Identifying epigenetically regulated genes
This paper discusses how a novel computational protocol can be used to integrate CpG methylation and gene expression data sets to systematically identify epigenetically regulated genes. Our assumption is that the effect of DNA methylation on gene expression is local and limited to the promoter region. A computational protocol on the exploratory analysis of epigenetic regulation using coupled methylation and expression data was proposed by Sjahputera et al. . Their work investigated differential methylation hybridization and associated gene expression data to build a relational data space for non-Hodgkin's lymphoma. Fuzzy set theory is used to identify epigenetically regulated genes from the relational data space. In this process, methylation-expression associations were transformed into a logarithmic map, which was divided into four discriminative quadrants. Each quadrant represented one out of four gene regulation behaviors (i.e., hypermethylation and up-regulation; hypomethylation and up-regulation; hypermethylation and down-regulation; and hypomethylation and down-regulation). Clustering was applied to sets of associations, and the epigenetic regulation was determined from the cluster's location and quadrant's membership. A measurement of confidence is then computed from the probabilities involved in the determination of the clusters. This computational framework suffers from a number of limitations in the context of the high-dimensionality mTACL technology: (i) processing time of the high-volume relational data may be prohibitive; (ii) fuzzy clustering approaches are iterative and sensitive to the initial conditions, which may lead to unstable solutions; (iii) the division of quadrants is arbitrary and too rigid to incorporate the natural scale of data; and (iv) confidence in the solution is not established in terms of statistical significance (i.e., p-value).
To overcome the issues described above, we first reduced the dimensionality of the methylation data to alleviate the computational load resulting from the data. Consequently, this enables the efficient correlative analysis and assignment of p-values through permutation analysis that otherwise would be unmanageable in the original space. To this end, we used the following two-step clustering approach: (i) grouping along the genome to reveal regions with high concentration of assayed methylation sites, and (ii) clustering of methylation profiles within each region to identify similar methylation patterns. For the latter, we used spectral clustering, as it offers a number of advantages. For instance, it is noniterative; it can identify clusters along nonlinear boundaries; and it has been proven to outperform other techniques [11, 12]. Its improved performance is attributed to the transformation of data into a higher-dimensional space, which requires less complex problem solving than in the original data space . Here, a K-Spectral Clustering (KSC) is employed, and optimal input parameters are determined automatically. Secondly, associations between clustered methylation and gene expression data sets are produced by setting a fixed constraint of 20,000 base pairs in the vicinity of either 5' or 3' ends to match methylation sites to their genes. Finally, prediction and ranking of epigenetic regulated genes is performed based on logistic regressions of the methylation-expression associations onto an exponential curve. This logistic approach is flexible enough to incorporate any data scale and distribution, and does not contain rigid and arbitrary definitions that could limit its application. Finally, the significance of the logistic regression is verified by permutation analysis and computing the p-value.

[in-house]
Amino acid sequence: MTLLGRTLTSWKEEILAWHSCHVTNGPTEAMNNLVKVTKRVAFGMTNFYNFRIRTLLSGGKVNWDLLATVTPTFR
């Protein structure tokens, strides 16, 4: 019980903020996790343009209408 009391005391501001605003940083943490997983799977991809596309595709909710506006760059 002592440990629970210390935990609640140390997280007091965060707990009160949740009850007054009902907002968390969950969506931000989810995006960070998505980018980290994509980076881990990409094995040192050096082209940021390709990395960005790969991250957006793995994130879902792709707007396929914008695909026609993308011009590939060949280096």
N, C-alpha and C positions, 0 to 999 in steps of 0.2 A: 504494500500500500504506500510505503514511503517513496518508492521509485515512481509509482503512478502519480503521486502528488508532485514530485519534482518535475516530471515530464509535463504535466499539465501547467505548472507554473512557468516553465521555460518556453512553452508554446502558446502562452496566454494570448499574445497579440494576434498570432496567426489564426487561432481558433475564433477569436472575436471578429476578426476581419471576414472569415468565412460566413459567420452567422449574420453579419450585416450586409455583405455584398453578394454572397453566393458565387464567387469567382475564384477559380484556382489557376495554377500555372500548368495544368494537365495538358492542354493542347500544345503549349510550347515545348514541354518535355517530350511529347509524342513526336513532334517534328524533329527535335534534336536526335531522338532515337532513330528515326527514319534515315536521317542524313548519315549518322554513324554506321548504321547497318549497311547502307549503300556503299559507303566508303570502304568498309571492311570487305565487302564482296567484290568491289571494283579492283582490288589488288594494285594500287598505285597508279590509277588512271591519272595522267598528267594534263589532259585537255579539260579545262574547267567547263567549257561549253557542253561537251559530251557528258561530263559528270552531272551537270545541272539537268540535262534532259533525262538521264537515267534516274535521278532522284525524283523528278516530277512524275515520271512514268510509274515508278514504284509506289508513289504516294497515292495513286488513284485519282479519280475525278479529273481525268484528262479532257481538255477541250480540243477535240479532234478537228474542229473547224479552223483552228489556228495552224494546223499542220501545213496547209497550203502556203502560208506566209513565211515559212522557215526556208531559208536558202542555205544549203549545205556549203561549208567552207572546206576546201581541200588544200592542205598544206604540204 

Clustering on the basis of proximity: In this step, regions of concentration are identified by the proximity of CpG methylation sites along the genome. In each chromosome, methylation sites adjoining within 2,000 base pairs are aggregated and form distinct regions from methylation sites adjoined by more than 2,000 base pairs. Such regions provide a spatial context for methylation sites, grouping and isolating distant chromosomal regions. This is an important step for subsequent clustering based on the similarity of methylation profiles.
Clustering on the basis of similarity: In this step, methylation profiles are clustered to identify cross-similarities within each region. Prior to the clustering, however, methylation profiles are pre-processed and represented by the largest principal components, which embed 99% of the data underlying variance. This is a standard approach and well documented in the machine learning literature. Clustering high-dimensional data in their principal component space results in lower computational complexity and lower risk from the curse of dimensionality . The clustering method used here is unsupervised, and based on K-Spectral Clustering (KSC) , as discussed below.
where D is a diagonal matrix whose D i,i elements are the sum of A's i-th row. Let X be the n × k matrix that is formed by the k largest principal components of L. K-means clustering  is then applied to the normalized matrix Y, whose elements are represented by . Finally, the methylation profiles S i receive the same clustering assignment proposed for Y by k-means, i.e., a profile is assigned to cluster j if and only if row Y i is assigned to cluster j.